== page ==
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Creating better systems

The recent pandemic prompted many scientists—and the public—to turn to social media to share and learn about the newest findings. It naturally opened the conversation to a much bigger audience. Information about pandemic science quickly became and remains to be of mainstream interest.


“The BMJ platform is based on the most scientifically sound and substantiated information available. This is important to us and in the patient’s best interest.”
Dr Tamar Gabunia, First Deputy Minister, Ministry of Internally Displaced Persons from the occupied territories, Labour, Health and Social Affairs

Gaining support at all levels  

nformation about pandemic science quickly became and remains to be of mainstream interest. In February 2022, BMJ supported the WHO and the NAM in a joint call to urge social media companies to incorporate the global principles of identifying credible sources of health information in their guidelines, safety policies, and enforcement to protect public health. 

The principles state that sources should be science-based, objective, transparent, and accountable to be considered credible. The call was followed up with BMJ convening 15 global health experts to review whether the principles and attributes identified in a paper published by the NAM: Identifying Credible Sources of Health Information in Social Media: Principles and Attributes could be applied by social media companies globally.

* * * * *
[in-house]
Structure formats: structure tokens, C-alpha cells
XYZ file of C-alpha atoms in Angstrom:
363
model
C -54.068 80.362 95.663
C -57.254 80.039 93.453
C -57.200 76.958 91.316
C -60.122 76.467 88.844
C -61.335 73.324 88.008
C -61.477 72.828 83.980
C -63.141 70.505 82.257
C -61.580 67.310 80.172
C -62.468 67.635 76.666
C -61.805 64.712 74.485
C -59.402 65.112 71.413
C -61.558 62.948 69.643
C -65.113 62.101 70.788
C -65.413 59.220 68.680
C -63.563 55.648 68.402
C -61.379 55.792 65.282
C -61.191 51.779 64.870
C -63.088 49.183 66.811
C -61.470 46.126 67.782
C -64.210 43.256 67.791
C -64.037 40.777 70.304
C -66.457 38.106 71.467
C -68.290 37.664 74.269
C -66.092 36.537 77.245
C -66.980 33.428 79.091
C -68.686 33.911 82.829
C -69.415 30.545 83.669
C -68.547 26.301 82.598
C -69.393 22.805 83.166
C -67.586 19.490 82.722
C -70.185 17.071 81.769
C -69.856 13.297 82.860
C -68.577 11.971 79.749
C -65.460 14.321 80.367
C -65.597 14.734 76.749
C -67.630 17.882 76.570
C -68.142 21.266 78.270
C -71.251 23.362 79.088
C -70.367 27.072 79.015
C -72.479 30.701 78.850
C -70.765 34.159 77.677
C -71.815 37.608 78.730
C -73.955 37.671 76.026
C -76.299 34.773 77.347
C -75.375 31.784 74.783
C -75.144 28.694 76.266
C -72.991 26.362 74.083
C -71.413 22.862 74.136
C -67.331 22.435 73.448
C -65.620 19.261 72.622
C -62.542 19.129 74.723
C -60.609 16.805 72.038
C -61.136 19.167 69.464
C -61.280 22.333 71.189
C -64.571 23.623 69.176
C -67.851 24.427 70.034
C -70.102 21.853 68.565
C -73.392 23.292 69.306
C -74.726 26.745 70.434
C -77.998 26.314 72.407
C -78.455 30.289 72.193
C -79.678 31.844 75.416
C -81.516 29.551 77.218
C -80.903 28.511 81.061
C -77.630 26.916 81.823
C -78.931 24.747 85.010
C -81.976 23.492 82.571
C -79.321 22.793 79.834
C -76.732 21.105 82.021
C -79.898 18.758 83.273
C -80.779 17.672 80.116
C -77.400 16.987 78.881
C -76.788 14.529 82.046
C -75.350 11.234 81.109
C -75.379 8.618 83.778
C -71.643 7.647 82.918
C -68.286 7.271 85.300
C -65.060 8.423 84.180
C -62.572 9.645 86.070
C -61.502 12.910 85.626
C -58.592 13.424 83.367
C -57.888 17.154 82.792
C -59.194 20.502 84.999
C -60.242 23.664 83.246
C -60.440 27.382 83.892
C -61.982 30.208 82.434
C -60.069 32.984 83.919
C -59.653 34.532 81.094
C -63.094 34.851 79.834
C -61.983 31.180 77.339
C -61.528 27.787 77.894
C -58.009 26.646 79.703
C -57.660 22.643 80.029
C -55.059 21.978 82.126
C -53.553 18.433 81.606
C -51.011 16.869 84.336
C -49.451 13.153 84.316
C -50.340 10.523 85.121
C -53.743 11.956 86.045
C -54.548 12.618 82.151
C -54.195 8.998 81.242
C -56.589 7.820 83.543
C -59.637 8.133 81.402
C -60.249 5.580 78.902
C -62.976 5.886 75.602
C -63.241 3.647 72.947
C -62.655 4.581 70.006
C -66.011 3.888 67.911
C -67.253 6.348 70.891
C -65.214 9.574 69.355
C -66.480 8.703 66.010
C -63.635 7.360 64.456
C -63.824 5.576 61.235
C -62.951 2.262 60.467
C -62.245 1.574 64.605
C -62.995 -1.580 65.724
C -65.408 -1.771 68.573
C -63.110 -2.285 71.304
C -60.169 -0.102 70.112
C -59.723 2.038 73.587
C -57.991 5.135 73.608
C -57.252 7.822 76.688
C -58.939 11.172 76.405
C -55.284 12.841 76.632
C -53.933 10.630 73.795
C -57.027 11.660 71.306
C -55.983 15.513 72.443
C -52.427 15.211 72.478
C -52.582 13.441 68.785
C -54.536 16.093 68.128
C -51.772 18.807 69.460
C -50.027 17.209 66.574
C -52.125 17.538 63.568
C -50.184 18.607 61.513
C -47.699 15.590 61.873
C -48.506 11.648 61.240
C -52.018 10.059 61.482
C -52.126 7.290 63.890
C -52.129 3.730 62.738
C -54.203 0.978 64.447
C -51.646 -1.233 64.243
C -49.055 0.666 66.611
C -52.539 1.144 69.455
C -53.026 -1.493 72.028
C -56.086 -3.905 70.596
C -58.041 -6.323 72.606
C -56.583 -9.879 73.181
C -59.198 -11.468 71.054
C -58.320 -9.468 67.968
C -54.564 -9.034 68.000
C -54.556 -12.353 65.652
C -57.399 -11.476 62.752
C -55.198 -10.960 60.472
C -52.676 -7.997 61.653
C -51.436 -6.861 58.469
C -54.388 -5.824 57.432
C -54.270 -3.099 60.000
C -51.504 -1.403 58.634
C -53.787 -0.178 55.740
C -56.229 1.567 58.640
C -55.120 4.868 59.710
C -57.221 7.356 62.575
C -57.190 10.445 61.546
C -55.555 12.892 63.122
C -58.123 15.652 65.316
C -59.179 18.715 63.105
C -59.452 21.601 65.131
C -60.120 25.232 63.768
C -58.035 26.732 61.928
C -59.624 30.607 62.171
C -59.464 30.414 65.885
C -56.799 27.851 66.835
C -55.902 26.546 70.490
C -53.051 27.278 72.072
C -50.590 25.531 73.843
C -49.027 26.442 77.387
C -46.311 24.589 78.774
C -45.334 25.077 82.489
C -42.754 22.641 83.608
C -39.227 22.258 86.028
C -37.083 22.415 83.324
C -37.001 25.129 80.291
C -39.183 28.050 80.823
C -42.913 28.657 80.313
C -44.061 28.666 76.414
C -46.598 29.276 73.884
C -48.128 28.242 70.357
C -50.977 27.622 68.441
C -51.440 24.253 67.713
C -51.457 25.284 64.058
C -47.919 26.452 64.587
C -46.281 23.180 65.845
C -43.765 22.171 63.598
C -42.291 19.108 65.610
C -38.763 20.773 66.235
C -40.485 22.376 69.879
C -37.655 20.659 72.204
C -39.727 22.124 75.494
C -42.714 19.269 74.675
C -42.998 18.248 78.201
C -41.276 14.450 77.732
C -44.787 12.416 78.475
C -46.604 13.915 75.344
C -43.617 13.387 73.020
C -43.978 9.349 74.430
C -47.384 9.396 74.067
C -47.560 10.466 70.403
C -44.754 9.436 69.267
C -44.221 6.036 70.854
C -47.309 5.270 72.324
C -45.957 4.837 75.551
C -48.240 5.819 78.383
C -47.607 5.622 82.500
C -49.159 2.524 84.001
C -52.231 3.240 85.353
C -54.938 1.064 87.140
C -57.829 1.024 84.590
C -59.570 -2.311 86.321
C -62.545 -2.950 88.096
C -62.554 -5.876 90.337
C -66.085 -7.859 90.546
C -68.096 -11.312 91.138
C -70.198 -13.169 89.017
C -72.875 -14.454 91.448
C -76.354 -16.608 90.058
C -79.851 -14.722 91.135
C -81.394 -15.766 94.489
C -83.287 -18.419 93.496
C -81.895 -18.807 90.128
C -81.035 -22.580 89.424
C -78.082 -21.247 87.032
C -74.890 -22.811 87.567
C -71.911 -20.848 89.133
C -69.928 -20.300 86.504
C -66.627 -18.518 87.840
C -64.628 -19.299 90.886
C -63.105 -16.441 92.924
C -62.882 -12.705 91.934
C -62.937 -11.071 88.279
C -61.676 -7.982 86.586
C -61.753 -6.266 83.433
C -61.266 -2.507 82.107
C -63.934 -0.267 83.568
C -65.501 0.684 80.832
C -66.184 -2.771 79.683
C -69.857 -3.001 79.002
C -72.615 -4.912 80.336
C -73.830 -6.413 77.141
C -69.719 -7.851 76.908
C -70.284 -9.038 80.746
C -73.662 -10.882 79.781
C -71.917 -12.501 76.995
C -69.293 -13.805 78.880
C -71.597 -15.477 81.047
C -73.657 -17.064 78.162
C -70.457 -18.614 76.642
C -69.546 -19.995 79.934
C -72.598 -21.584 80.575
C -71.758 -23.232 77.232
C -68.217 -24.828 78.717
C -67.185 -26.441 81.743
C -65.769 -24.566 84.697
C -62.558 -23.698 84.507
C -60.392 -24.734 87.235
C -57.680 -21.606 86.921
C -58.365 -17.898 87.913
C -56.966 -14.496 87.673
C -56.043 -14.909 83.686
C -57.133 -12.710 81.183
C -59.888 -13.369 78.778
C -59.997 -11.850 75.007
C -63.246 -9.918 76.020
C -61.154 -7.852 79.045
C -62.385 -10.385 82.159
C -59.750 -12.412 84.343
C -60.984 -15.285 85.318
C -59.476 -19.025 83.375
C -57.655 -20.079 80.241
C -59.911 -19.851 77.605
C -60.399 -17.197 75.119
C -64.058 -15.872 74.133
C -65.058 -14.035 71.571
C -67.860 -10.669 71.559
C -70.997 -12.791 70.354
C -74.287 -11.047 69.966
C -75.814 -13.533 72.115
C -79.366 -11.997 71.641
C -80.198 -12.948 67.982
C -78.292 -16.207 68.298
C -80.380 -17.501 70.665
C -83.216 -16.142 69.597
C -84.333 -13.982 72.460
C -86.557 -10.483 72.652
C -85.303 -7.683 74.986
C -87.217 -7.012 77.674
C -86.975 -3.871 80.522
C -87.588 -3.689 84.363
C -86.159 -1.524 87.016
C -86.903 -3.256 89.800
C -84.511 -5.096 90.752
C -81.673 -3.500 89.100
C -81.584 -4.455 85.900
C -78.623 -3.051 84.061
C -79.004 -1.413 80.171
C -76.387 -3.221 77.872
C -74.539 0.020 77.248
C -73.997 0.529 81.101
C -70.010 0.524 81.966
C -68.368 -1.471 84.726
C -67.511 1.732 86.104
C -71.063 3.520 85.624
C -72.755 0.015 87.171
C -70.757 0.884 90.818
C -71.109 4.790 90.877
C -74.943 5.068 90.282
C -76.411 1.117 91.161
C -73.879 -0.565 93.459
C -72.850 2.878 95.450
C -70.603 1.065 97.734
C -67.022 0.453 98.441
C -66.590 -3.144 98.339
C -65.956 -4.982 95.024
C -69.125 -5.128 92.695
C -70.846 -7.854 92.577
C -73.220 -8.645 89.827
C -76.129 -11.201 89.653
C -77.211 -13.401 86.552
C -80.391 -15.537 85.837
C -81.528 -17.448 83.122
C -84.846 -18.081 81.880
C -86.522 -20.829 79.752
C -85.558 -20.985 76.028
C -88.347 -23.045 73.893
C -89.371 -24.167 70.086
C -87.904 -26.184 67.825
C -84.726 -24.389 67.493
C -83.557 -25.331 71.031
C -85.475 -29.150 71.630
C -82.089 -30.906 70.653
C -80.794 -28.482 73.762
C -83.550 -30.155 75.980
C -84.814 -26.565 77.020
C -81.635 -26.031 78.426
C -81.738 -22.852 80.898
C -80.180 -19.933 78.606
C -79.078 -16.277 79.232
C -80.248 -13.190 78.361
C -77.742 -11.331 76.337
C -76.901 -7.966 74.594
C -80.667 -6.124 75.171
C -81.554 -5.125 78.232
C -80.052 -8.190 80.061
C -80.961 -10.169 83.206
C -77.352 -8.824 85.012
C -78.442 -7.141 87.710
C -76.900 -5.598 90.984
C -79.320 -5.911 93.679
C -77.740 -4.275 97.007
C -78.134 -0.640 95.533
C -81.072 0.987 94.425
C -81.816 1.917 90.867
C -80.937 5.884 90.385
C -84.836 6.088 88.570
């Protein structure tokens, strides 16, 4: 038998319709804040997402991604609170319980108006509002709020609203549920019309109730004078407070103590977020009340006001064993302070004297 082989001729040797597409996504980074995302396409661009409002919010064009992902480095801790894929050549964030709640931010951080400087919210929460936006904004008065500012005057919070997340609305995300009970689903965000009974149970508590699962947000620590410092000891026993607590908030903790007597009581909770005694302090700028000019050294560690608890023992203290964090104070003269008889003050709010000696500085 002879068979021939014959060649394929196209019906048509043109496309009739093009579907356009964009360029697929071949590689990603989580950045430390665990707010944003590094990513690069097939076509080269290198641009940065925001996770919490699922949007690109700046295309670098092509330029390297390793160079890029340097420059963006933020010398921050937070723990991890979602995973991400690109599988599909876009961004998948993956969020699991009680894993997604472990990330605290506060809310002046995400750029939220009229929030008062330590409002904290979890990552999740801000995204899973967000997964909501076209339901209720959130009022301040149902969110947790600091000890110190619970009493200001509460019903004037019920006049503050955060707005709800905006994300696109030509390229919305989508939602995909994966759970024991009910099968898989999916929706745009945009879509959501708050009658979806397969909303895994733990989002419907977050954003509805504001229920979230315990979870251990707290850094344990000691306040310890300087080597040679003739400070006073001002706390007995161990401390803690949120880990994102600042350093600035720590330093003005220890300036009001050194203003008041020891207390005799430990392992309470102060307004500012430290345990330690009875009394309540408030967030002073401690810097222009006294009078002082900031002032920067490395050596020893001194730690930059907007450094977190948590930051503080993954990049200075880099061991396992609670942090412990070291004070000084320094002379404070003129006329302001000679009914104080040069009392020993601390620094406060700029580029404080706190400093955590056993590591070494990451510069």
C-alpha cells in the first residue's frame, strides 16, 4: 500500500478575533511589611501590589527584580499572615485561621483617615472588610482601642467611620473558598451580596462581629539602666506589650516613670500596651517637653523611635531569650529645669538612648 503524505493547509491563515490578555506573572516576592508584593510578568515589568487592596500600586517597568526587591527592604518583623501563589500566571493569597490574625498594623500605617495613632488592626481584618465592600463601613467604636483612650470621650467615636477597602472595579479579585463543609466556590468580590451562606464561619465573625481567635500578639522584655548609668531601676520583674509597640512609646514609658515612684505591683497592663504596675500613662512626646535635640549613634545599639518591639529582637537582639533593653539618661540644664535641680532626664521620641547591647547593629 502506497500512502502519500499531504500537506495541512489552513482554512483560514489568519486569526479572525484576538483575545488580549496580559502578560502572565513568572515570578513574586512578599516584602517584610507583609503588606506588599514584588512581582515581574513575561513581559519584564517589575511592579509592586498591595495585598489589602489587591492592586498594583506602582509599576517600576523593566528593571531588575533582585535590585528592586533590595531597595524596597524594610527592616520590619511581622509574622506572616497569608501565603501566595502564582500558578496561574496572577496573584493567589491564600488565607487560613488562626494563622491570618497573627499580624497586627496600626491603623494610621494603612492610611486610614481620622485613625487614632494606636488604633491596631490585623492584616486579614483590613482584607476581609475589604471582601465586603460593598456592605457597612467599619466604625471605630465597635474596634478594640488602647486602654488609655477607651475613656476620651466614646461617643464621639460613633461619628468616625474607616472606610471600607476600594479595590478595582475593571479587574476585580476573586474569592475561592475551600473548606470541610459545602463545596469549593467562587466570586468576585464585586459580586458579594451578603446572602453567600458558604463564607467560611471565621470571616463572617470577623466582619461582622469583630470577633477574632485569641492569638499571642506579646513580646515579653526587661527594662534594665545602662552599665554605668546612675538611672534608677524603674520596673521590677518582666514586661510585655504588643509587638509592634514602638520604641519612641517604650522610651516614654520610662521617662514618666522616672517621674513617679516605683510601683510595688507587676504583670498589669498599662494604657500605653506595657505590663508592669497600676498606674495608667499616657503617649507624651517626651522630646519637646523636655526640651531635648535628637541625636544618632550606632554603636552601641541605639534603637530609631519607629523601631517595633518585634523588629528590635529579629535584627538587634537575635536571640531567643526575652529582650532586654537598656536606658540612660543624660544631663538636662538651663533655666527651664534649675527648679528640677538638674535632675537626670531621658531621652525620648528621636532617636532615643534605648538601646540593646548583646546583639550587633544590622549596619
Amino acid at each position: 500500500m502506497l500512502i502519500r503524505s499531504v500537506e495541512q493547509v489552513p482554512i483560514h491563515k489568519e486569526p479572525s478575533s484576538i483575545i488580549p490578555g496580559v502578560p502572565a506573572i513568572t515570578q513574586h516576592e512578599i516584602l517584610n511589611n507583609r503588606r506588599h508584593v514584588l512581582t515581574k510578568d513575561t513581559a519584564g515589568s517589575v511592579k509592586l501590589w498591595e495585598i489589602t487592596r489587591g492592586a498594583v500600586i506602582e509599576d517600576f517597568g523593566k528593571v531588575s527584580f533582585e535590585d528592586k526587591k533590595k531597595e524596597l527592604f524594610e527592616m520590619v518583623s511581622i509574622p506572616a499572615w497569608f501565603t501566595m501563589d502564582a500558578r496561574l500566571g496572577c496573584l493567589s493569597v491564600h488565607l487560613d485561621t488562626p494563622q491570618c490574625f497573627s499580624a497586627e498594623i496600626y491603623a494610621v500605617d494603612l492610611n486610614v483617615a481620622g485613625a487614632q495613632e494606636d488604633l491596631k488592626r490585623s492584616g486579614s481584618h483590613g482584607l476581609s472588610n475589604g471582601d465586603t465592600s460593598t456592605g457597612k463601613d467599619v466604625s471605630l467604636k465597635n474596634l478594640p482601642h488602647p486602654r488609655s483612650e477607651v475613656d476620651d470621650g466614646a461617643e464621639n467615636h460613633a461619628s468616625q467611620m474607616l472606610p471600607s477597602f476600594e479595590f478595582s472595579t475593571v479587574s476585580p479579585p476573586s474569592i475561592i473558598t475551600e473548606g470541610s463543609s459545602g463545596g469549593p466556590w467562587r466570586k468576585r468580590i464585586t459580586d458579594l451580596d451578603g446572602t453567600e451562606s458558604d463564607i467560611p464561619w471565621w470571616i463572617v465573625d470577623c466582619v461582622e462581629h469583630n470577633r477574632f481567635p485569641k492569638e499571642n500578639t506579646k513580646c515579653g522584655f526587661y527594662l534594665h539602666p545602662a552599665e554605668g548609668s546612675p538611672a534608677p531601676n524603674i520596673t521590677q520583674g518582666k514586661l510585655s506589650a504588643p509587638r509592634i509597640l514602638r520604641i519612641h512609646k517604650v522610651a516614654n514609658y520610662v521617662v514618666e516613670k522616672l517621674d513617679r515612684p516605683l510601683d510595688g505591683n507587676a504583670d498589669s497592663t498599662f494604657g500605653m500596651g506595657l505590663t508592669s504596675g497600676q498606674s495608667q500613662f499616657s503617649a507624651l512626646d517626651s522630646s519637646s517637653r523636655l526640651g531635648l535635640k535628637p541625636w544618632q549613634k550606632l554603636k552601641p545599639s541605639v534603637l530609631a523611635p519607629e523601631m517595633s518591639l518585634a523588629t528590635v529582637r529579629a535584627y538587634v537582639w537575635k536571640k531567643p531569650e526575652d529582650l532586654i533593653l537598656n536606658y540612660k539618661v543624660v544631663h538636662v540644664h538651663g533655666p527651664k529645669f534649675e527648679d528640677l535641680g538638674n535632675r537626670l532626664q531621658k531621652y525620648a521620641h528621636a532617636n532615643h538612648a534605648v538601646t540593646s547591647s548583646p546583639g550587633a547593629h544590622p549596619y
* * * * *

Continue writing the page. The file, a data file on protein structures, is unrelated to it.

WHO and NAM urged technology companies to adopt these principles in January 2022, as part of a regular WHO ‘Technology Task Force’ meeting: a permanent group of representatives from more than 40 major technology companies, including Amazon, Facebook, Google, Microsoft, TikTok, and YouTube.

The story gained media attention in the Latin America region, appealing to health professionals across Latin America, Spain, Portugal, and the Spanish speaking US. The WHO and NAM seek to apply global principles to identify reliable sources of information. 

Since then, digital media companies are taking robust action, namely YouTube, which has enhanced their policy around safe abortions.

To partner with us on global health security or other global health programmes contact:

Dr Ashley McKimm
Director of Partnership Development, BMJx